Urban Sketching

MontrealHail to the urban sketchers! I don’t know how they do it.

I recently spent three days in Montreal and was eager to try my hand at sketching buildings and cafes and street scenes. Instead, I found myself challenged at every turn. With so much going on—so many people and so much activity—I hardly knew where to begin. My family had a full schedule of activities, and I thought I’d just sketch along the way, but that proved harder than I anticipated. I stole five minutes here and there—a pause while hiking, a moment before lunch, a few minutes at museums. The result, as you see, is a fairly random mix.

And so, I wonder, what’s the secret to urban sketching? No fuss? Work fast? Travel alone? Sketch anything? Sketch everywhere? Dedicate time? Or, perhaps, just stick with a camera next time!
Montreal-Garden-Inuit ArtIn the interest of speed, I jettisoned my paints on the second day, in favor of a fountain pen and water brush. Both of these pages took less than 10 minutes and I added the colored background later.

11 Comments on “Urban Sketching

  1. I am looking forward to any comments because I’ll be in the same position next month. Just how do you travel sketch when you are the only sketcher? I think those wonderful Urban Sketchers have a trip dedicated to sketching and drawing. The rest of us live in the real world of families and partners traveling with us. I guess I could take off on my own for a morning or something like that. That might work fairly well if we stayed in one place for a few days. Just not sure how to handle it when moving from one place to another each day.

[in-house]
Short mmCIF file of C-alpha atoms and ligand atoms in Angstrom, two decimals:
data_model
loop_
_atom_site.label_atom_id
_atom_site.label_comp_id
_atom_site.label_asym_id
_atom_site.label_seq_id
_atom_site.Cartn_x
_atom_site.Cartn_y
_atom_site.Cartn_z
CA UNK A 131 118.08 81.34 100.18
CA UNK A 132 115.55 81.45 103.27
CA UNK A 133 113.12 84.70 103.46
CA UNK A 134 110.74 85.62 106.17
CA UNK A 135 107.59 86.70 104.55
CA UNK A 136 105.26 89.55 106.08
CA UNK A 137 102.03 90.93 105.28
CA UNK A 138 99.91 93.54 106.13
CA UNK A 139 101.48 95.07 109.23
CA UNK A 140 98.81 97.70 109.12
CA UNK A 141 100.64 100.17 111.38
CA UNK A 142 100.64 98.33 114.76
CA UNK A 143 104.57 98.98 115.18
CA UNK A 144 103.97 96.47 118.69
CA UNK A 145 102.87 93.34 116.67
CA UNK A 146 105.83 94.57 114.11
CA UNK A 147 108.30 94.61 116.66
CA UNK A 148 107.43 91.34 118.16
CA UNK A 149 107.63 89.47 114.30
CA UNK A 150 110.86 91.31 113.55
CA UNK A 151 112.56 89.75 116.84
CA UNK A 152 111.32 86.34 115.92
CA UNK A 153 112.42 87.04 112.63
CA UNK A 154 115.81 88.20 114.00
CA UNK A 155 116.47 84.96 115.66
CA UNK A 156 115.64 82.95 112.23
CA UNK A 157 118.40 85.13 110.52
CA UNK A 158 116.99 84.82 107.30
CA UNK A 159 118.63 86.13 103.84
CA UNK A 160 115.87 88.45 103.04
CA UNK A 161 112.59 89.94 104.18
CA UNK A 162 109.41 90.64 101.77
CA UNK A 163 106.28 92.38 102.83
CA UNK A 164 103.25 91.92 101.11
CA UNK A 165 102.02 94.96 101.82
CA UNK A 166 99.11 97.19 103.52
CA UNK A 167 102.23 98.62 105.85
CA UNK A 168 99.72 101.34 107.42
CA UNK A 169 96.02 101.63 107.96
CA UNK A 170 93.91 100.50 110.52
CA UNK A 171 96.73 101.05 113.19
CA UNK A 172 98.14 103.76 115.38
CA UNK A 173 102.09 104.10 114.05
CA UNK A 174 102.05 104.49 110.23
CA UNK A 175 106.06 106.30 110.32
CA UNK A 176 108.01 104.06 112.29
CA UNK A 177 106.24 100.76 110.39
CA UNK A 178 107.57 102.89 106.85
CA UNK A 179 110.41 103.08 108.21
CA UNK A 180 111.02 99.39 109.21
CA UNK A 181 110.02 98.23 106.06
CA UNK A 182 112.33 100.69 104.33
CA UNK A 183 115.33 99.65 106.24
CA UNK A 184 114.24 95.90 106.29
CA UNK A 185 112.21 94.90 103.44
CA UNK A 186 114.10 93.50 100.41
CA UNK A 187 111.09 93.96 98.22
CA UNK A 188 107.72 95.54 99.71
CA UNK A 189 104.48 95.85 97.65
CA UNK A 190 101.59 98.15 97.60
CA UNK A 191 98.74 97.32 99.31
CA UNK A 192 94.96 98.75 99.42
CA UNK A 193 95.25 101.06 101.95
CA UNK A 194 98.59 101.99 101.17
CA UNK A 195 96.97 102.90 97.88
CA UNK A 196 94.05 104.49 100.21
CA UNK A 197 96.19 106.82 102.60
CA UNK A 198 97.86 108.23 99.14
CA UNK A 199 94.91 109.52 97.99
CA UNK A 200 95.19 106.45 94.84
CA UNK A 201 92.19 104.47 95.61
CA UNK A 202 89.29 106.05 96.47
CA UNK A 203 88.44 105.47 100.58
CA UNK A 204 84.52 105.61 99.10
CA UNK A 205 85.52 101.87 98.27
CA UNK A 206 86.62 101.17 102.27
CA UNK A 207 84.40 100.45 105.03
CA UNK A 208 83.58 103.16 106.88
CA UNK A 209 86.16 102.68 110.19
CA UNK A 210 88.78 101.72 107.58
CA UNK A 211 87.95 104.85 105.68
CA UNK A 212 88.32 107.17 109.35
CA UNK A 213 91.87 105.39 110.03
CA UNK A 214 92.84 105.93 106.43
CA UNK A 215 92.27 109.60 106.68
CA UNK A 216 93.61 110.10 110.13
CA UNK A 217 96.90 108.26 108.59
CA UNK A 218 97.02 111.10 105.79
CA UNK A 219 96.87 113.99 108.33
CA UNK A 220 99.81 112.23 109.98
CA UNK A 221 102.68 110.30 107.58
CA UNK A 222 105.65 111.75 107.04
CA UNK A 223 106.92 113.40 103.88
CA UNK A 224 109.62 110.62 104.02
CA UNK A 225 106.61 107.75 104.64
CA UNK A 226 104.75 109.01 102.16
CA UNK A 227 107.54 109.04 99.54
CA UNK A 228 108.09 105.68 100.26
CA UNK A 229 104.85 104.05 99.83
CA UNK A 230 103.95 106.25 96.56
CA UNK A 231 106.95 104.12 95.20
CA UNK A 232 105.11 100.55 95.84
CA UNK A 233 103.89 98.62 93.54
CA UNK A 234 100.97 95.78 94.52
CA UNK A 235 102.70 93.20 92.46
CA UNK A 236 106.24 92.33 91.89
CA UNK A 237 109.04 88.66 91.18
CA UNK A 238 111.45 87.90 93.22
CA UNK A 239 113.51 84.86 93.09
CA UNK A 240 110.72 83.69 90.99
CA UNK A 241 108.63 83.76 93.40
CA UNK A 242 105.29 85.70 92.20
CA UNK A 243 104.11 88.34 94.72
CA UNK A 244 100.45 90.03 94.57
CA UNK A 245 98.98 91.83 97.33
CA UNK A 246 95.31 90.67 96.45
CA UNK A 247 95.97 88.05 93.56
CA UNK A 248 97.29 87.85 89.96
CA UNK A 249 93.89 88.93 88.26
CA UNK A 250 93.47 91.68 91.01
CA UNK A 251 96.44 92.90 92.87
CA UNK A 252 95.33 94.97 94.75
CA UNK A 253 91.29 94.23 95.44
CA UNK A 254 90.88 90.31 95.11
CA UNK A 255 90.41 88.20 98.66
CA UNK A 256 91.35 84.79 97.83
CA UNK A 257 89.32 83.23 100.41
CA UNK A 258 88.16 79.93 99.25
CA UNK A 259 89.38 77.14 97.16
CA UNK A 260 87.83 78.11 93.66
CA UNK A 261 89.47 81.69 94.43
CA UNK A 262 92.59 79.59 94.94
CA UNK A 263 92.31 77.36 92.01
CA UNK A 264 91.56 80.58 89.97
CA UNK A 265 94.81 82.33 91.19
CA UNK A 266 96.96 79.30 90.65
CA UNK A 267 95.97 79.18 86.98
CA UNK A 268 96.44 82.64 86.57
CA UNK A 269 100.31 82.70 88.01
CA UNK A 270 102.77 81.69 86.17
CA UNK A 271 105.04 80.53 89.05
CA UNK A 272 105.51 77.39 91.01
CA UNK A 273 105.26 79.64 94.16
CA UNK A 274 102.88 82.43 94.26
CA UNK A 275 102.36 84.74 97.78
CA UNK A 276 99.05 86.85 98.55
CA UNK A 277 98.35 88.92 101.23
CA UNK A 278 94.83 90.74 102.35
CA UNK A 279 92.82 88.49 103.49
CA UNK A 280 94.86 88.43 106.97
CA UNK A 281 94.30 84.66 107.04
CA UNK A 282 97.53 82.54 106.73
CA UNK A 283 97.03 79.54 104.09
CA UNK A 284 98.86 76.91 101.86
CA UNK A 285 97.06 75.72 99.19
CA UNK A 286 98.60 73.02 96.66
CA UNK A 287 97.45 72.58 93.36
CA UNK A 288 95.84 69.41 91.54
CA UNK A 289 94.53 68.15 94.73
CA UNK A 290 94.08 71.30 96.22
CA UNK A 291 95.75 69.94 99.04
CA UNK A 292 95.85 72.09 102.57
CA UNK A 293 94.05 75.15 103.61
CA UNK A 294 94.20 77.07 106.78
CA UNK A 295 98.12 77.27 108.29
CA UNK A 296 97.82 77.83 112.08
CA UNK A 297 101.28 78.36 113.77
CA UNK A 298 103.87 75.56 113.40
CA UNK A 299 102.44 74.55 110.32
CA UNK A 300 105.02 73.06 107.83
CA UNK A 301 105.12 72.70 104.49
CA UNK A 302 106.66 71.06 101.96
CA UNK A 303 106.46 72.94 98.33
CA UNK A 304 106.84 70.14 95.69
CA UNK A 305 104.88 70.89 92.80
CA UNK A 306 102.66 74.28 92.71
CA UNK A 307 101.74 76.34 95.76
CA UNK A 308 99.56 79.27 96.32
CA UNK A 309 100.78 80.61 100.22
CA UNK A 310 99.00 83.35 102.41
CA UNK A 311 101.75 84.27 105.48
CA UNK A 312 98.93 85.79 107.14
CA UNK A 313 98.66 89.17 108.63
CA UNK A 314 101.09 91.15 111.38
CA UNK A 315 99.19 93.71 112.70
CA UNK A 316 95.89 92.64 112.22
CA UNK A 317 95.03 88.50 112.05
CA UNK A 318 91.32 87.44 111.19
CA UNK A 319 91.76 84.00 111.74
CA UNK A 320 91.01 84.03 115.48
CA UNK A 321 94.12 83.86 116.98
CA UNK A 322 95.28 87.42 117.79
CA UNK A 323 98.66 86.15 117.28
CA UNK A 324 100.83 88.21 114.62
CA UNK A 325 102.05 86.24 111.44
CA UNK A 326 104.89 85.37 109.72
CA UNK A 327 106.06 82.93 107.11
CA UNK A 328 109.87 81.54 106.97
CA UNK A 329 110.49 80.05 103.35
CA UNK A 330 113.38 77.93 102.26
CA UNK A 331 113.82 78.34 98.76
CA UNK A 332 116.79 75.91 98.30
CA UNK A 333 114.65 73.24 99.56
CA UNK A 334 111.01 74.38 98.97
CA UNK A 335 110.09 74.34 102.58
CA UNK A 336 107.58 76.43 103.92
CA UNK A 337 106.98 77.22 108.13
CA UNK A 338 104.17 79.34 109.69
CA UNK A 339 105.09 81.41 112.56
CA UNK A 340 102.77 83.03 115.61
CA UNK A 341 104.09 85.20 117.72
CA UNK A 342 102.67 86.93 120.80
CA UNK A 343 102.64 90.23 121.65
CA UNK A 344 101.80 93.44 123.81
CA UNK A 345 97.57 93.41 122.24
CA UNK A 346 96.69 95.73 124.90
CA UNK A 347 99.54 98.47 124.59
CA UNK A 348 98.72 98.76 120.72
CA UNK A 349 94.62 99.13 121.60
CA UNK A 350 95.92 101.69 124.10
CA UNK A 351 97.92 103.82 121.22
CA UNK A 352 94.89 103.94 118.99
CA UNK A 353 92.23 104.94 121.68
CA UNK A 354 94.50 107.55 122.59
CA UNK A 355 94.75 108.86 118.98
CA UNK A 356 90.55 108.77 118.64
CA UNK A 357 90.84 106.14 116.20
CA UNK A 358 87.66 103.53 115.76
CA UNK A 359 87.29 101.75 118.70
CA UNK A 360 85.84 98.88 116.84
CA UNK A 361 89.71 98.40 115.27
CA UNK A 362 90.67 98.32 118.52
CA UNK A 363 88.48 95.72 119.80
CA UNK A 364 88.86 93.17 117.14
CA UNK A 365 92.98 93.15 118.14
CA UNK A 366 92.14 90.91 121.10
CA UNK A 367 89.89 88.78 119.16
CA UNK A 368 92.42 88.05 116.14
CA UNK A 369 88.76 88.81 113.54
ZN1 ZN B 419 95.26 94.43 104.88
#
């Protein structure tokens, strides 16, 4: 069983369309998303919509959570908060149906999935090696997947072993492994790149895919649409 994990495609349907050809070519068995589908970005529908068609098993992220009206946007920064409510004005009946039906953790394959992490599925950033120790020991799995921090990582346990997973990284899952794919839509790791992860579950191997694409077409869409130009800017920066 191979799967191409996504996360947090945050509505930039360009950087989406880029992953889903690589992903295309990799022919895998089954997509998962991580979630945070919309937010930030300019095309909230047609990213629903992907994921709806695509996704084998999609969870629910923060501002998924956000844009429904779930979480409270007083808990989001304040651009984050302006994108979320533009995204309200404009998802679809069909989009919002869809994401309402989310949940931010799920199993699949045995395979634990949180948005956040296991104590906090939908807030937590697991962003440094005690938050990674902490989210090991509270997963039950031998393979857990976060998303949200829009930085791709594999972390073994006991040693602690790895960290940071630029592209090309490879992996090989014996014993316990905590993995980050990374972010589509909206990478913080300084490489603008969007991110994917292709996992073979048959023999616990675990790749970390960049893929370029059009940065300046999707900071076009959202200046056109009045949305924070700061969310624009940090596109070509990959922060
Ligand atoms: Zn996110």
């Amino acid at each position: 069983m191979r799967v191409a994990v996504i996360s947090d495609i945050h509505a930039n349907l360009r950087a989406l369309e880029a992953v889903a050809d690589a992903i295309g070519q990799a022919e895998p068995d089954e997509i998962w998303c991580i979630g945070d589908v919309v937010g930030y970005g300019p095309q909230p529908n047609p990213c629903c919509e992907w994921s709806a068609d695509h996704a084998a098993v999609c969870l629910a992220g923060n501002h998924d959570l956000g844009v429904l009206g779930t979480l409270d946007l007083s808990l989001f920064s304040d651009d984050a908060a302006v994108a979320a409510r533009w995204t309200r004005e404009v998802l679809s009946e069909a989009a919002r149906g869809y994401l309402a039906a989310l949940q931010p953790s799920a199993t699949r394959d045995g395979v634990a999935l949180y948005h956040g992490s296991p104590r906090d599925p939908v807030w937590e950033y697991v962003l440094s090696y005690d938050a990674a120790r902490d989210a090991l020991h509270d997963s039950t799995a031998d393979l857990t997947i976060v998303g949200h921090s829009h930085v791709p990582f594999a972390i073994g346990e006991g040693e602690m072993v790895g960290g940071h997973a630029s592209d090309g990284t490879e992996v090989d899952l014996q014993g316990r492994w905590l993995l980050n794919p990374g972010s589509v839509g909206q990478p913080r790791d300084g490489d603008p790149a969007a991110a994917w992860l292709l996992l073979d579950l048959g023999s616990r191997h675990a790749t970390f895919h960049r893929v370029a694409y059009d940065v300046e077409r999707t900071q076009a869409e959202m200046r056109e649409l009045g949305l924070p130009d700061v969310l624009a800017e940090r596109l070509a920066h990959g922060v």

• I met a man sketching at a museum who said he typically fills three SKETCHBOOKS in a two week trip! Talk about prolific! Though traveling with his wife, they were spending much of their days pursuing their own interests. So I do think the reality of exploring places with your family makes a big difference.

  2. I’m going to have the same type of dilemma starting next week. We are heading to the French Alps to cycle 800 miles. I’ll be the only sketcher. I plan to sketch after each day’s ride as we should be done riding by mid to late afternoon. I may not even be physically able to sketch after most of these rides as the climbs are 6k-10k each day. Not sure if I’ll go off on my own or brave sketching in a group of non- sketchers. I wish there were others on this trip who would want to sketch. I’m feeling my goal may not be easy. Anyway, I love your sketches. Very inspirational.

    • Good luck Leslie! You might just need to keep it pretty basic and record whatever strikes you about the day. You’ll likely see some great views that you won’t be able to capture, but I bet you’ll be able to get down some thing. Having some time to yourself at the end of a long day may be nice too.